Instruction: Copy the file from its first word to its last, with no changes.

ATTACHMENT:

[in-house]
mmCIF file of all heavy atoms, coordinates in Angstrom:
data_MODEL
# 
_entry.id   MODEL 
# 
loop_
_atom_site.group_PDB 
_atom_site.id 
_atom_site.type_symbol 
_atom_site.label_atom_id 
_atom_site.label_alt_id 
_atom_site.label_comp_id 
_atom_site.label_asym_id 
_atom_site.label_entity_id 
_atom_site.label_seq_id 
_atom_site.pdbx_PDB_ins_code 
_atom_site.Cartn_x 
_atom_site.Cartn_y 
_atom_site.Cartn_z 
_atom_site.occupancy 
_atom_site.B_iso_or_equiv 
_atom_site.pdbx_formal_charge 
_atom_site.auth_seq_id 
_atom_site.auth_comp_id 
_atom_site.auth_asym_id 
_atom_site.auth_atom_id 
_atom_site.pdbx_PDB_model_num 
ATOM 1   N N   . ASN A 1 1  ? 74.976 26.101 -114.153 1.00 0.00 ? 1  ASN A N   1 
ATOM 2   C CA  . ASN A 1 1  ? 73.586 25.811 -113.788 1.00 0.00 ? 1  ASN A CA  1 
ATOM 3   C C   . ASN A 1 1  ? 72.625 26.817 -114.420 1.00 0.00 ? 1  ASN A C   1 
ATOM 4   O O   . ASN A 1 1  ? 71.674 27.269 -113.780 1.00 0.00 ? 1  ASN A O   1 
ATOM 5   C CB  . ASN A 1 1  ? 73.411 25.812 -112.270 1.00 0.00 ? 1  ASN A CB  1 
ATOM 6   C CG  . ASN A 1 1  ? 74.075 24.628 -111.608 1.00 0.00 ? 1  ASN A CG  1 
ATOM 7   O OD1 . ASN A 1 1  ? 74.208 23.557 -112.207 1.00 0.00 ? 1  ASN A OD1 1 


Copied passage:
[in-house]
mmCIF file of all heavy atoms, coordinates in Angstrom:
data_MODEL
# 
_entry.id   MODEL 
# 
loop_
_atom_site.group_PDB 
_atom_site.id 
_atom_site.type_symbol 
_atom_site.label_atom_id 
_atom_site.label_alt_id 
_atom_site.label_comp_id 
_atom_site.label_asym_id 
_atom_site.label_entity_id 
_atom_site.label_seq_id 
_atom_site.pdbx_PDB_ins_code 
_atom_site.Cartn_x 
_atom_site.Cartn_y 
_atom_site.Cartn_z 
_atom_site.occupancy 
_atom_site.B_iso_or_equiv 
_atom_site.pdbx_formal_charge 
_atom_site.auth_seq_id 
_atom_site.auth_comp_id 
_atom_site.auth_asym_id 
_atom_site.auth_atom_id 
_atom_site.pdbx_PDB_model_num 
ATOM 1   N N   . ASN A 1 1  ? 74.976 26.101 -114.153 1.00 0.00 ? 1  ASN A N   1 
ATOM 2   C CA  . ASN A 1 1  ? 73.586 25.811 -113.788 1.00 0.00 ? 1  ASN A CA  1 
ATOM 3   C C   . ASN A 1 1  ? 72.625 26.817 -114.420 1.00 0.00 ? 1  ASN A C   1 
ATOM 4   O O   . ASN A 1 1  ? 71.674 27.269 -113.780 1.00 0.00 ? 1  ASN A O   1 
ATOM 5   C CB  . ASN A 1 1  ? 73.411 25.812 -112.270 1.00 0.00 ? 1  ASN A CB  1 
ATOM 6   C CG  . ASN A 1 1  ? 74.075 24.628 -111.608 1.00 0.00 ? 1  ASN A CG  1 
ATOM 7   O OD1 . ASN A 1 1  ? 74.208 23.557 -112.207 1.00 0.00 ? 1  ASN A OD1 1 